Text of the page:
I recently visited with the Whitham family of Idaho Falls. I learned that James C. Whitham, who was one of the first supervisors of the Beartooth National Forest in the early 1900s, directed a topographical survey of the Beartooths, taking up where James P. Kimball left off after his incomplete survey in 1898.
During the 1910s, Whitham and a small crew traveled in many valleys, and onto many peaks and plateaus with their survey equipment to pinpoint and name the range's peaks. They also used plane tables to draw the topography. I would really like to see those first topo maps of the range if they still exist.
Here are some of the early names I made note of:
1. Whitetail Peak was once known as Mount Lockhart, for a Beartooth Forest ranger. (The name "Mount Lockhart" has since been transferred to the broad bump along the northeast ridge of Whitetail.)
2. The glaciers or snowfields on the northwest and northeast sides of Mount Peale were once named Septum and Phantom snowfields, respectively.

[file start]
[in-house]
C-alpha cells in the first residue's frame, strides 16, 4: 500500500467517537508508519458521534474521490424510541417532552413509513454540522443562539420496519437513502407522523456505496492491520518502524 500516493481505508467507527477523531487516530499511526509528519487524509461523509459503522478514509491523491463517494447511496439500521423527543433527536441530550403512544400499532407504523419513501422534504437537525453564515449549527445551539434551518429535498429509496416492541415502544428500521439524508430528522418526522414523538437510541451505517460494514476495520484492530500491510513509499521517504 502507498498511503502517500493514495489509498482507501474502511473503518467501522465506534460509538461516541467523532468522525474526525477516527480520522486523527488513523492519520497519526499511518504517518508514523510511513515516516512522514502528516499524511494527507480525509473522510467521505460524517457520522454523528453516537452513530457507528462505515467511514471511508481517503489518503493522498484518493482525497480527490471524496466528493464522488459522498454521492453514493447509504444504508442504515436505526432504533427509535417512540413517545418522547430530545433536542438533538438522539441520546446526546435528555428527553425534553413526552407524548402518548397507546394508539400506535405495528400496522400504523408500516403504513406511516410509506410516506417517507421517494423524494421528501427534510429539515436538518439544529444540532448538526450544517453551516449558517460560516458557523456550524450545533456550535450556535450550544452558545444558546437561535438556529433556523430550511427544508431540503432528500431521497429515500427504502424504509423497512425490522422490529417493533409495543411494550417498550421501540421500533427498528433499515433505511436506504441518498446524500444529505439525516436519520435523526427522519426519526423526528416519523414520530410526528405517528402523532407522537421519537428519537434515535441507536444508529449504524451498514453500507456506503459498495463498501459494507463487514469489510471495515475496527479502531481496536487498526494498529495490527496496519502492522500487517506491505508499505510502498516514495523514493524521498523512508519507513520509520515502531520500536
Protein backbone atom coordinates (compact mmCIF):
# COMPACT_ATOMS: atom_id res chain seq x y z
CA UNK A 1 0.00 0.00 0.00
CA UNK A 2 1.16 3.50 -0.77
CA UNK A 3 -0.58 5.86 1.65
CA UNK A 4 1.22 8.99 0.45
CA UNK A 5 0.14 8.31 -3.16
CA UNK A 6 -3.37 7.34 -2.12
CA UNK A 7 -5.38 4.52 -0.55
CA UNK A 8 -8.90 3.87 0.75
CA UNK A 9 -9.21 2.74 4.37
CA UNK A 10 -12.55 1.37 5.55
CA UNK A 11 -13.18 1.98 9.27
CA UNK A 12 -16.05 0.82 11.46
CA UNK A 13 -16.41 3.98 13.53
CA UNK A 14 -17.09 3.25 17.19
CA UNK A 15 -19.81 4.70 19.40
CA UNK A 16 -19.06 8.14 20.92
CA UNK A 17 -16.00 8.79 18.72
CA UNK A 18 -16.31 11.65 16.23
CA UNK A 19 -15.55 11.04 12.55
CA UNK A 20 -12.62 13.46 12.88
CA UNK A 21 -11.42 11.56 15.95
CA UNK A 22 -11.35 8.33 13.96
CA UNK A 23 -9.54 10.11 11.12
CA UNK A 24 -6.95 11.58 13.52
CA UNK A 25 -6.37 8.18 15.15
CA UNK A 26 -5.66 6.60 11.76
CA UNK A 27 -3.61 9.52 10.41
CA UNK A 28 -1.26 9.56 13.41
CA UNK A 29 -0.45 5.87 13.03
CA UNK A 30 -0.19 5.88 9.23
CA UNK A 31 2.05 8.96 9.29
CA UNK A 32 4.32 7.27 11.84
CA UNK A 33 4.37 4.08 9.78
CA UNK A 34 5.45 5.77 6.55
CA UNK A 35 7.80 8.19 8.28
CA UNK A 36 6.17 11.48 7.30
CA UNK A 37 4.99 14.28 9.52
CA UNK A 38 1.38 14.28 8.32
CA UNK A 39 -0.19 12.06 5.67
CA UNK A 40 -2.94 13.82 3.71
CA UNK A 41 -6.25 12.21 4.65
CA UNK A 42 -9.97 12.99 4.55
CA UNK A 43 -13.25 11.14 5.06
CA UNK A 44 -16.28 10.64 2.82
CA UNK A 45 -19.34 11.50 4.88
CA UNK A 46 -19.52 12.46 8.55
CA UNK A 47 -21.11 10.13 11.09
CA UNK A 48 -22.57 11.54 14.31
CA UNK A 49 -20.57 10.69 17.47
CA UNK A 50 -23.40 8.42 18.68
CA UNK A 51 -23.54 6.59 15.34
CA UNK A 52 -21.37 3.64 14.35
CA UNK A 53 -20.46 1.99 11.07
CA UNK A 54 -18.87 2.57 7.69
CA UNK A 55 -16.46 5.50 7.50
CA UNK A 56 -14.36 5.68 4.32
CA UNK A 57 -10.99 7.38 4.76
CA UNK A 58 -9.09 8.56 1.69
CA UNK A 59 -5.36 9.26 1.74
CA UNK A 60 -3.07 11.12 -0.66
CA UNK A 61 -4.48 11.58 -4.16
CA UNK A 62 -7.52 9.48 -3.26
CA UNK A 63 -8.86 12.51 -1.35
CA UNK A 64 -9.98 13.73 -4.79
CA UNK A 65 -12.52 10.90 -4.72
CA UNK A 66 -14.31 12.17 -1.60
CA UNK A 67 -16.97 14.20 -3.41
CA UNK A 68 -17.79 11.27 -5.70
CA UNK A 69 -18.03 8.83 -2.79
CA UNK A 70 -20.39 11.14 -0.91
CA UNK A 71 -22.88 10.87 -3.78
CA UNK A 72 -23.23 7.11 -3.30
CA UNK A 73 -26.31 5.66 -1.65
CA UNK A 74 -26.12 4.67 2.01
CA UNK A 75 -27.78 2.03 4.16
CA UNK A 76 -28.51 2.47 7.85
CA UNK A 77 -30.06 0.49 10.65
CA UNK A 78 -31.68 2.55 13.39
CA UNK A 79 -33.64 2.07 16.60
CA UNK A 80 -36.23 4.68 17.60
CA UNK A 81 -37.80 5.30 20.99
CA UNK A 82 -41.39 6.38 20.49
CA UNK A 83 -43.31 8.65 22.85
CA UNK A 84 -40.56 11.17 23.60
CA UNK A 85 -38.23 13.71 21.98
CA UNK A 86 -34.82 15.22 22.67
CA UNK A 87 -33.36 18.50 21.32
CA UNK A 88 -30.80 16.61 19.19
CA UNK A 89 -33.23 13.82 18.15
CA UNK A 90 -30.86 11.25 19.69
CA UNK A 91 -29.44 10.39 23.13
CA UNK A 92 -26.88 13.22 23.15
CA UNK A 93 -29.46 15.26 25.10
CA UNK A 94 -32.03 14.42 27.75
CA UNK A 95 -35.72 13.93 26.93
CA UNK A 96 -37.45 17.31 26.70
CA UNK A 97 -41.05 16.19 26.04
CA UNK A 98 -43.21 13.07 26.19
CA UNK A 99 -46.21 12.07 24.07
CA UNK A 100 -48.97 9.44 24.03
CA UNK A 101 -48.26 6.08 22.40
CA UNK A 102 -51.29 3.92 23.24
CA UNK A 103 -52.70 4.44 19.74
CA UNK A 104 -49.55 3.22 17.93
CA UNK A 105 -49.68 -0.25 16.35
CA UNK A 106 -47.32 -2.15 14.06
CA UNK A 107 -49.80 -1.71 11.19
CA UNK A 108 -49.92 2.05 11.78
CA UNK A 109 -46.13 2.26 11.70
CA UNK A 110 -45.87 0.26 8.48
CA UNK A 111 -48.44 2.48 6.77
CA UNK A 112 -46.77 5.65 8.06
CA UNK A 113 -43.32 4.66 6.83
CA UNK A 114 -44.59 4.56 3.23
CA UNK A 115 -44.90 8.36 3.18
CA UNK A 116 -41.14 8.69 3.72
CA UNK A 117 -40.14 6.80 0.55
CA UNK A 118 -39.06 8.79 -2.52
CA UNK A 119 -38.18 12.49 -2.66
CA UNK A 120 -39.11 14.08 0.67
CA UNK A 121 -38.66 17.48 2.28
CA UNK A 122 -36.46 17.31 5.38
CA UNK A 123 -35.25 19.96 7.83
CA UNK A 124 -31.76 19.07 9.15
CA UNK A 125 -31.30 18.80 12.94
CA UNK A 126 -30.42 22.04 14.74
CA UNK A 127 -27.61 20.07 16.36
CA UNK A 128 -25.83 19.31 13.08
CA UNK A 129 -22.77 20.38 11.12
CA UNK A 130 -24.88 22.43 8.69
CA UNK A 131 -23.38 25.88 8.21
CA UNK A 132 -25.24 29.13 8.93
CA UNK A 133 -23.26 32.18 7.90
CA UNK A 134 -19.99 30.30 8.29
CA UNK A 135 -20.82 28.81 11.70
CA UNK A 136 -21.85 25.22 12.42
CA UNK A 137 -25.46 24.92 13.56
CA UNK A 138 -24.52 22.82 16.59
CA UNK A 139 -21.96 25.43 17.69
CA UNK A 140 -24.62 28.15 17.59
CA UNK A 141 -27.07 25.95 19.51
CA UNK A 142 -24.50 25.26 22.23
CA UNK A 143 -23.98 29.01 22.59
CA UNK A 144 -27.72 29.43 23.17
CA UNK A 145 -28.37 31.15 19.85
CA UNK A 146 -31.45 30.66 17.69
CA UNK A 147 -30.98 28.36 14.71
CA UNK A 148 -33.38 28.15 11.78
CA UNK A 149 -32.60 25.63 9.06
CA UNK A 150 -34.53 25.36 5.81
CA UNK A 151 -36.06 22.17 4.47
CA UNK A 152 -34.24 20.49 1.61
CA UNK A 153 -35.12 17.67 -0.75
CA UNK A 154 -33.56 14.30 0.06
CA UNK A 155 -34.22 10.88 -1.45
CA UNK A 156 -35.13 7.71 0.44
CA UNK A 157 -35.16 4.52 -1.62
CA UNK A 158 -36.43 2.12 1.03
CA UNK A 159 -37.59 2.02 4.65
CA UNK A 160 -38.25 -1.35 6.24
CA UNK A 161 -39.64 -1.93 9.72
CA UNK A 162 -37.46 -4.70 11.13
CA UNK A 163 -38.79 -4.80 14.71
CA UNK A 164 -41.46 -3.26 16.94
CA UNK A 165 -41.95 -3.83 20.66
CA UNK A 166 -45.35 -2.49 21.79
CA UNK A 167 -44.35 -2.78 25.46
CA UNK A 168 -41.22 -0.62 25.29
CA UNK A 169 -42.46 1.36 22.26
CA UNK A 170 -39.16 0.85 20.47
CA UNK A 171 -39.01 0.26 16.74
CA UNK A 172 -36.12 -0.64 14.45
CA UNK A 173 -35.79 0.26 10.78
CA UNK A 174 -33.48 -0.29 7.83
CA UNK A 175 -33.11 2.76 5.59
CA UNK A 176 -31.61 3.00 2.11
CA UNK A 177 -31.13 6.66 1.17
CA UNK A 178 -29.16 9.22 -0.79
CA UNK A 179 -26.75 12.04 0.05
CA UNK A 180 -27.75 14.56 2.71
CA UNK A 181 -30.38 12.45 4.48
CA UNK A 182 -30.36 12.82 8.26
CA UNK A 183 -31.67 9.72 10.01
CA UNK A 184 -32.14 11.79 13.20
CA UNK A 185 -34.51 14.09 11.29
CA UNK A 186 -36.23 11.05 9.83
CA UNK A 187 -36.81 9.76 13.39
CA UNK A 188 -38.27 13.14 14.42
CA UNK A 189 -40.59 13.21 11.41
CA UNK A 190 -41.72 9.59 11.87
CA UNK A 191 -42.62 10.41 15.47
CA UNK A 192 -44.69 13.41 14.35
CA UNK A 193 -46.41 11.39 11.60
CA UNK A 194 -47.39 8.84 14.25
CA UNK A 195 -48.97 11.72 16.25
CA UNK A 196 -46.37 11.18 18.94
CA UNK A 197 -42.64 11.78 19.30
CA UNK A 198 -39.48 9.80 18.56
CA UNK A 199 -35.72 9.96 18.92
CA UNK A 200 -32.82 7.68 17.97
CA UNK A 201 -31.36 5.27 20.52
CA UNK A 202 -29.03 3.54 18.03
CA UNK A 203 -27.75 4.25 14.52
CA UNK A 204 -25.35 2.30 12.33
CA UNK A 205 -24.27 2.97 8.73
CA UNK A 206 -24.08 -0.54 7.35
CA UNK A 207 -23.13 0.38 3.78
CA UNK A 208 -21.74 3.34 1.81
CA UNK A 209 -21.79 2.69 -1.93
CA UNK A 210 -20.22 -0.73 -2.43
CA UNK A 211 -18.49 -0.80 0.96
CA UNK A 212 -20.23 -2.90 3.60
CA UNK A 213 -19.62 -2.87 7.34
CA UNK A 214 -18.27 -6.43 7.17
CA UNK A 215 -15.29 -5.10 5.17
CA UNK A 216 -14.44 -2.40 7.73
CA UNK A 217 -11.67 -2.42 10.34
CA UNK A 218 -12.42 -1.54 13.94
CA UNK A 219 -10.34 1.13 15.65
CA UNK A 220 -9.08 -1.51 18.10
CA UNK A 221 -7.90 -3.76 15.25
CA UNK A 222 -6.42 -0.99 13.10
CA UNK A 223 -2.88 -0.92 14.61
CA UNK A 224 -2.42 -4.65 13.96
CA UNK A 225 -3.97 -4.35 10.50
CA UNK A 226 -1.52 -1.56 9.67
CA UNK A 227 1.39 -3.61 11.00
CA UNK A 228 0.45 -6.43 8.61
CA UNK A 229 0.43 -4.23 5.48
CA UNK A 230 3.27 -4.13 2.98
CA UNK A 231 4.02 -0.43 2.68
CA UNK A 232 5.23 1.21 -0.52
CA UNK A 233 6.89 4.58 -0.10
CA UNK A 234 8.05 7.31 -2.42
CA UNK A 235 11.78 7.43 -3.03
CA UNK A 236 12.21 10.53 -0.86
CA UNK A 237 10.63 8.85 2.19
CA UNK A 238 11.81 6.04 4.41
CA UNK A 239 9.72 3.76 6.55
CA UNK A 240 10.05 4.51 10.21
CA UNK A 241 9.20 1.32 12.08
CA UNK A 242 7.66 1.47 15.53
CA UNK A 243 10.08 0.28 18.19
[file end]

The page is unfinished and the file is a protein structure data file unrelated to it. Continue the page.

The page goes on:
3. Today's Castle Mountain was first named Sundance Mountain.
4. Peak 12,540T (known previously as 12,529, which is the plateau-like summit adjacent Castle Rock Spire) was first named Rainbow Peak. (In my notes on page 454, I suggested naming this mountain "Firedance Mountain," which was the name suggested by Dougal McCarty and Brian Leo for Castle Rock Spire. I now withdraw that proposal, and suggest we keep Whitham's original name: "Rainbow Peak.")
5. Today's Castle Rock Mountain (Peak 12,408) was first named Summit Peak.
6. Today's Summit Mountain was first named Castle Rock Mountain.
7. Today's Prairieview Mountain north of Phantom Creek was first named Mount Fairview.
8. The lowest point of the Froze-to-Death Plateau (the pass between Phantom Creek and West Rosebud) was once known as Moor Pass.
Corrections and additions for Select Peaks of Greater Yellowstone.
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